YOU ARE AT:5G5G: Fixed sites + mobiles sites = ultra-dense, converged networks

5G: Fixed sites + mobiles sites = ultra-dense, converged networks

Multi-layer convergence and new approach to network architecture in support of 5G

5G is all about more–more capacity provided in a more efficient manner that creates more value for consumers and more attractive business cases for communications service providers. Next-generation connectivity will be realized through a convergence of wired and wireless sites, and ultra-dense networks comprising not only more macro towers, but also more small cells that support more frequencies including licensed, unlicensed and millimeter wave bands.

Fiber deployments can be leveraged to build increasingly dense wireless networks at the macro level as well as in support of massive small cell roll outs. Operators have shown an early interest in pre-standard 5G fixed wireless access. These fixed sites, being tested now, are connected to fiber and could easily be upgraded to support 5G mobility services once the technical specification is finalized. This level of convergence tracks closely with the centralization of base station equipment. The animating principle is leverage that access to fiber and power to the greatest extent possible. That’s one aspect of network convergence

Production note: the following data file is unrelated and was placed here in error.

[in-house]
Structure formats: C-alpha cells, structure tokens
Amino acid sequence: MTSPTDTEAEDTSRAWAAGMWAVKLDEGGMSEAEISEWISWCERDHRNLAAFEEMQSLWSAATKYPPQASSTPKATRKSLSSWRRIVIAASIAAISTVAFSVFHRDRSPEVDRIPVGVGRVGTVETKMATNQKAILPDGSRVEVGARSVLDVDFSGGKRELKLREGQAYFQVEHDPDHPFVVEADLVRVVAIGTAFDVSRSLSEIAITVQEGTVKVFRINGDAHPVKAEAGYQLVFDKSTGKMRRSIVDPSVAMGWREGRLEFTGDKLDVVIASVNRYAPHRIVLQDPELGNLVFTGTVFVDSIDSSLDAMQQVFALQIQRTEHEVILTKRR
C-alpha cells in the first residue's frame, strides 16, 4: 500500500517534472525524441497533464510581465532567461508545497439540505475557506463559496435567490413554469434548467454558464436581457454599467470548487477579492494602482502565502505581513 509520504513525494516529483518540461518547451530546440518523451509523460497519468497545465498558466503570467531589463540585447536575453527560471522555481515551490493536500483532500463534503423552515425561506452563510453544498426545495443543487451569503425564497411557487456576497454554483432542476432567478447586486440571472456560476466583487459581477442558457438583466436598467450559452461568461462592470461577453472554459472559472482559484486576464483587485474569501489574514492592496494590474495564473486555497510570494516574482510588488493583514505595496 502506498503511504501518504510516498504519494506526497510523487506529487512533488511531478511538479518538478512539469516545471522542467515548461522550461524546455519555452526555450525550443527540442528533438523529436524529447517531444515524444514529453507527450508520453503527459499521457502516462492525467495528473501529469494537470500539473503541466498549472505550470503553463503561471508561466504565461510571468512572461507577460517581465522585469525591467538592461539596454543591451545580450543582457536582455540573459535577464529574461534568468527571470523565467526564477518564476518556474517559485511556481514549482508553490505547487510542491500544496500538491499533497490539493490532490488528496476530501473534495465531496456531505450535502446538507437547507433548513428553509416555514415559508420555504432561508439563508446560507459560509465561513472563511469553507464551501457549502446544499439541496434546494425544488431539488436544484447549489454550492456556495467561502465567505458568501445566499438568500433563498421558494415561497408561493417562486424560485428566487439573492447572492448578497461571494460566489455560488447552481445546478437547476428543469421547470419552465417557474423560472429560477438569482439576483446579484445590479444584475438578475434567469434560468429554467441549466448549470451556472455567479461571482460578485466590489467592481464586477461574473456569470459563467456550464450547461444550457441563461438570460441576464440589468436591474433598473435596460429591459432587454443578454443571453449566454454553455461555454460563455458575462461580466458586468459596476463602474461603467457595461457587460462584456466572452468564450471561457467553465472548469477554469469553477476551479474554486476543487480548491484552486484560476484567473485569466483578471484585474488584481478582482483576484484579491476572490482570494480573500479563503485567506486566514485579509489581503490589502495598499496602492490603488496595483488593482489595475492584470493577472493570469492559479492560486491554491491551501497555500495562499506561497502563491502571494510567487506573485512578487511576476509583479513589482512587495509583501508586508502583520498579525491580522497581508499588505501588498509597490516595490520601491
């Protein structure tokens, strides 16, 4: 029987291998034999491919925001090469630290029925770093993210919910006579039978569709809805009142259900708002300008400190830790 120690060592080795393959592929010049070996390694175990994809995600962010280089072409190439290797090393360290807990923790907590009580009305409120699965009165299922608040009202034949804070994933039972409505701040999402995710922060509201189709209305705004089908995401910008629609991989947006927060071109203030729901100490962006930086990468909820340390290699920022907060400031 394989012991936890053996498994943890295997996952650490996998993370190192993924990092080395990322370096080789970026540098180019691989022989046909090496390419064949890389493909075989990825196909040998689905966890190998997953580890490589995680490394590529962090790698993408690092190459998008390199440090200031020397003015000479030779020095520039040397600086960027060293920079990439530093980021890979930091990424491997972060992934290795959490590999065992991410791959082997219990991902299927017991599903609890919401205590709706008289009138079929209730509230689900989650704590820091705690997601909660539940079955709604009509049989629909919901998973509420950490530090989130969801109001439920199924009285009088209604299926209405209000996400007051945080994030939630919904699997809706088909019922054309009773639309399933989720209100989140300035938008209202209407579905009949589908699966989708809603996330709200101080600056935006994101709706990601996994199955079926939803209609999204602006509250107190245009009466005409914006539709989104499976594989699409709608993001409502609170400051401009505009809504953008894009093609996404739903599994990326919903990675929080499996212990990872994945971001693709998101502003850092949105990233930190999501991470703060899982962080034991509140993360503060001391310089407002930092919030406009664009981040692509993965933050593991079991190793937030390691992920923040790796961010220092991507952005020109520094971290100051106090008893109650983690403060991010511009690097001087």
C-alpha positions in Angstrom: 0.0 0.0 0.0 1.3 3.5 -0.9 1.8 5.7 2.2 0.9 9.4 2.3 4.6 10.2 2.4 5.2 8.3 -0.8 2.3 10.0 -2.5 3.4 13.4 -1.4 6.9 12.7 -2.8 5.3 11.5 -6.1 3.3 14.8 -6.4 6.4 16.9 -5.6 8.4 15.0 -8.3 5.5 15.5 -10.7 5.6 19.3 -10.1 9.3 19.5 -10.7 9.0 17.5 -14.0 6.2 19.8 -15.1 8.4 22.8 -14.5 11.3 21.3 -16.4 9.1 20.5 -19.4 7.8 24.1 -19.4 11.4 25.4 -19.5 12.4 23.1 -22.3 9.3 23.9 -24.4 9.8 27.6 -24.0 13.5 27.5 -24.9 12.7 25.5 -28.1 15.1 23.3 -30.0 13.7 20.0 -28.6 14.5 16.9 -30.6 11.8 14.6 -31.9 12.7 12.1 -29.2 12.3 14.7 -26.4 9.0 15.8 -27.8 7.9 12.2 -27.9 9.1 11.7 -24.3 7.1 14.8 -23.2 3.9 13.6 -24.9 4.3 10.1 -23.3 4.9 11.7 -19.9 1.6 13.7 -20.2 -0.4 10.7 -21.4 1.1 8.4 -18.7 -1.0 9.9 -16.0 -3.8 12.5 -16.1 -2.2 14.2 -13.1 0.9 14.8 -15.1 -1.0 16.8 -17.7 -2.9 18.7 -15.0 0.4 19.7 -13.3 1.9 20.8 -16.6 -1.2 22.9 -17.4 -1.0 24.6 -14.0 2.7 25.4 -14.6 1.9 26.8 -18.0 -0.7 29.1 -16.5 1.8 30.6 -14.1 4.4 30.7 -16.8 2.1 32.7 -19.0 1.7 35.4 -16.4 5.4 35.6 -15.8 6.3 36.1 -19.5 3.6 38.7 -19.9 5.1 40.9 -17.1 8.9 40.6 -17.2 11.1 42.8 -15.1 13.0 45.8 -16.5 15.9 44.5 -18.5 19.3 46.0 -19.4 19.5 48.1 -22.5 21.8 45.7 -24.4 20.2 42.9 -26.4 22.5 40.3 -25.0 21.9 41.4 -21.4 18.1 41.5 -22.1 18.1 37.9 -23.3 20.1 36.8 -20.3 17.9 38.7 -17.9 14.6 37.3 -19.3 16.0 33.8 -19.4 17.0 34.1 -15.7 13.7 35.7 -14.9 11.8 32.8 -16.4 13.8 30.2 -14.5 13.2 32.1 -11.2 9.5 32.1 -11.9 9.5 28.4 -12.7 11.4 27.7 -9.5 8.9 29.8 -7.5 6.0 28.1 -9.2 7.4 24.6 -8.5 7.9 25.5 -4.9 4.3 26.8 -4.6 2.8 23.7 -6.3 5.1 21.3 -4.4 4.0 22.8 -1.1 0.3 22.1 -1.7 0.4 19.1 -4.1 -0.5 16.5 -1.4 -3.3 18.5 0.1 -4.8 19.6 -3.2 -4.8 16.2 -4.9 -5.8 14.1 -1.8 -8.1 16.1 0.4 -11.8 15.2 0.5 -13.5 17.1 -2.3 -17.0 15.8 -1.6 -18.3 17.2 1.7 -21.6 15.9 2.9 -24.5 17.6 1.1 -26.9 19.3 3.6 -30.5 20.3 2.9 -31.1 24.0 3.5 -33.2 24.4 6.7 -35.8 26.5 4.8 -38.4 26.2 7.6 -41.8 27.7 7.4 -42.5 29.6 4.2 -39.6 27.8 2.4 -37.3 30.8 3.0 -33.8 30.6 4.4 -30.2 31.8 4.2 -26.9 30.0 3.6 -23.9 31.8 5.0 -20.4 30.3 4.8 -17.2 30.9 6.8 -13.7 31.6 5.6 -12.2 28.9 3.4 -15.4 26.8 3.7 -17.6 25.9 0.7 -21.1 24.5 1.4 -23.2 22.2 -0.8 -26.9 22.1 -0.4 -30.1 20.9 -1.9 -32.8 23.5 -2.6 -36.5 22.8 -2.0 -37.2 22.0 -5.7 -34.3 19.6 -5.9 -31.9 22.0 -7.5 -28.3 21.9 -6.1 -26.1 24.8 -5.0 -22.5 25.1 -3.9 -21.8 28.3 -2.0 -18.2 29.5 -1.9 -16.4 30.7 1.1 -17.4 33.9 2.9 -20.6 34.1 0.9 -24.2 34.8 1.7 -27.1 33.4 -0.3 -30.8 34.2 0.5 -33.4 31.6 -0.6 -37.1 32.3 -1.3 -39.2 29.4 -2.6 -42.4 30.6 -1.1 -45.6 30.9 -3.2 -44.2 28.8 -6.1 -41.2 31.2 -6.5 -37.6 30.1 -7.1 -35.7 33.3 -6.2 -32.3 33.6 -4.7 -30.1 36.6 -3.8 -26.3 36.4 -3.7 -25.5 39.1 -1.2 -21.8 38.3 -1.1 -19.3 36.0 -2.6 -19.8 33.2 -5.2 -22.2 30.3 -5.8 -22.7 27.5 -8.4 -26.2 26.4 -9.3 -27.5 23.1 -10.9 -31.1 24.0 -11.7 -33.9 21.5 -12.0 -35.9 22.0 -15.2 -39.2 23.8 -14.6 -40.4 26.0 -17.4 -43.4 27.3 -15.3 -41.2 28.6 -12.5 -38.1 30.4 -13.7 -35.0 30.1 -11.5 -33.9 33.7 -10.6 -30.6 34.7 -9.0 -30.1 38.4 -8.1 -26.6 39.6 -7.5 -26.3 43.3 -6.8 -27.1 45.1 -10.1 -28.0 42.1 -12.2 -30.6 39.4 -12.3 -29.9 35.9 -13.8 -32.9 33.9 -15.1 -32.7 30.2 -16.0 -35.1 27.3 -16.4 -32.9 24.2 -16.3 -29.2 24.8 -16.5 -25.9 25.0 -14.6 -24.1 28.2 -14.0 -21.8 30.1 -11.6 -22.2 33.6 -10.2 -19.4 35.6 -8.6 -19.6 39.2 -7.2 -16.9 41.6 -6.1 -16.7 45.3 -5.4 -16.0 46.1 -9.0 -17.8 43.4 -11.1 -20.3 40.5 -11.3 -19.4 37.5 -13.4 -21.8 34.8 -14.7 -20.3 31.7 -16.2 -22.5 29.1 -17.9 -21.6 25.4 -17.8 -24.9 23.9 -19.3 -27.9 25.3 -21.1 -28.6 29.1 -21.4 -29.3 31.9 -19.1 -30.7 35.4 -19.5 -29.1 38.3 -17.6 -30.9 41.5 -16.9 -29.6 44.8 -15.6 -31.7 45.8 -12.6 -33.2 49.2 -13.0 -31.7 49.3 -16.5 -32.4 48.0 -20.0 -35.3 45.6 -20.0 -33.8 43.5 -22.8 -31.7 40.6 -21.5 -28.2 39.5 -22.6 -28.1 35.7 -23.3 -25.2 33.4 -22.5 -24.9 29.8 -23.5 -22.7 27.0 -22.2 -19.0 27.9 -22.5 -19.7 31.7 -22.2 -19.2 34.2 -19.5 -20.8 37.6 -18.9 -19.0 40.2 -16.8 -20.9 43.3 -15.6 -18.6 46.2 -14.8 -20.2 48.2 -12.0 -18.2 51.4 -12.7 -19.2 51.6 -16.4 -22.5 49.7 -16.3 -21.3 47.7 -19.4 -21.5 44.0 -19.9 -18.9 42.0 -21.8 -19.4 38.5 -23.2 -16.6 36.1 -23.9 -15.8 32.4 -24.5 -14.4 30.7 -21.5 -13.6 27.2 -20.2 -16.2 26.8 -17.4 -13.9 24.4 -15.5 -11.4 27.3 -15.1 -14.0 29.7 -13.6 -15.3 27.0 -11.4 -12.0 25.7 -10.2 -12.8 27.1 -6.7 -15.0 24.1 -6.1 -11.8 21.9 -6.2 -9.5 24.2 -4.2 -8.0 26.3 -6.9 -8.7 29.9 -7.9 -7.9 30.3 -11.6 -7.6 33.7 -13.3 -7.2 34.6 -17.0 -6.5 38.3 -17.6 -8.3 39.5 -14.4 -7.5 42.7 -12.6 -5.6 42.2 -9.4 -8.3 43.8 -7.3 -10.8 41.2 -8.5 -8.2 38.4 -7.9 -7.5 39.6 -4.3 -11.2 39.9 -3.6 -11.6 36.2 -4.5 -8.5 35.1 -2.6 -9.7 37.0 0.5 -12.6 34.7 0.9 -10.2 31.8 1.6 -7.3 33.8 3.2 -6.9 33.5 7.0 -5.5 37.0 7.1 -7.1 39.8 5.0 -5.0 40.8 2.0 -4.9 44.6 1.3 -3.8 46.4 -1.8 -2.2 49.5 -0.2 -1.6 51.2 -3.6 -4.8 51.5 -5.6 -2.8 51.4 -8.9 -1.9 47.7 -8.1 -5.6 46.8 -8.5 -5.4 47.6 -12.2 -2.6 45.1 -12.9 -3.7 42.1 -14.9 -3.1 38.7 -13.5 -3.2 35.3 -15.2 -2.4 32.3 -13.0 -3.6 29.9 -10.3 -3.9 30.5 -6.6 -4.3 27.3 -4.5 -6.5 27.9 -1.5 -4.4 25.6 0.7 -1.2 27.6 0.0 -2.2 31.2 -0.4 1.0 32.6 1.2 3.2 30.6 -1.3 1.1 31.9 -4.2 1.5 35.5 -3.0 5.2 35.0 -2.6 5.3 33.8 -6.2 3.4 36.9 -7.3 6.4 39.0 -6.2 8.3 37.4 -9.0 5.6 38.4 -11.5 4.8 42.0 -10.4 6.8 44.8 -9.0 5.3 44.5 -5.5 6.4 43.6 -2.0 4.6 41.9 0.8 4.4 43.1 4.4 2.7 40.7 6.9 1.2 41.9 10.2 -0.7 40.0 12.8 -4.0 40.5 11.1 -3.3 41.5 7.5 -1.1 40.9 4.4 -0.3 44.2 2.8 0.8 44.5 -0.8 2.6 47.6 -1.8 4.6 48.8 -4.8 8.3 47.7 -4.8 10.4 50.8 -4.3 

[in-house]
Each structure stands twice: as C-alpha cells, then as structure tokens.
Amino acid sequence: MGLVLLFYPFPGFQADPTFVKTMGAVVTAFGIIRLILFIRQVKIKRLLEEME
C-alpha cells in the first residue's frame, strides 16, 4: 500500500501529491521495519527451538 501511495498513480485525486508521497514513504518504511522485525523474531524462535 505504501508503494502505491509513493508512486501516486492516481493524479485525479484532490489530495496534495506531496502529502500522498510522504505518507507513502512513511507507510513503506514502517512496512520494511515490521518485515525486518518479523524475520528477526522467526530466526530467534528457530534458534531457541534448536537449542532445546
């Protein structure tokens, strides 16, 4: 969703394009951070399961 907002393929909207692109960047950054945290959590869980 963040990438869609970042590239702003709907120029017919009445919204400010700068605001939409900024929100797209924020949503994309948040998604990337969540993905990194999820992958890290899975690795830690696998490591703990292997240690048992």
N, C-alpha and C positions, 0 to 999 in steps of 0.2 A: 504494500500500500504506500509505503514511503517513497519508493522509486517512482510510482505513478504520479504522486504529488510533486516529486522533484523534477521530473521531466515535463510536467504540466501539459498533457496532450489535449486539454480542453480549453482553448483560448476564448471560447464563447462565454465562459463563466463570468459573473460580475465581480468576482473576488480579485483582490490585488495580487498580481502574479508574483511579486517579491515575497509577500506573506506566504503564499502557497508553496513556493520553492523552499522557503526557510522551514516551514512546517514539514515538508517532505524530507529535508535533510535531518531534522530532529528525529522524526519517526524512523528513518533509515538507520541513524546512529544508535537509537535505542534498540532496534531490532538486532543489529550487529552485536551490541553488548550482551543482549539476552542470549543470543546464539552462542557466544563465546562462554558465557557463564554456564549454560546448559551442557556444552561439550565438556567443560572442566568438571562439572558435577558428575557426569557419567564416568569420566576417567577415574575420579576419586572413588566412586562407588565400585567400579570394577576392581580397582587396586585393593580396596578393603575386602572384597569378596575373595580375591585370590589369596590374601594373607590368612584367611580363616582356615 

“Practically,” Ray Butler of CommScope said, convergence “refers to delivery of services–residential, business and  wireless services–over a common fiber network. On the mobility end of it, we’re seeing a lot of interest, and people starting to explore how you converge a site to support fixed  wireless and mobility. How do you leverage that investment for both mobility and fixed? Those are kind of the ripe areas we see a lot of work being done on and a lot of potential opportunity. As the industry evolves to centralized RAN and cloud RAN with network function virtualization, we see an opportunity for both capex and opex savings.”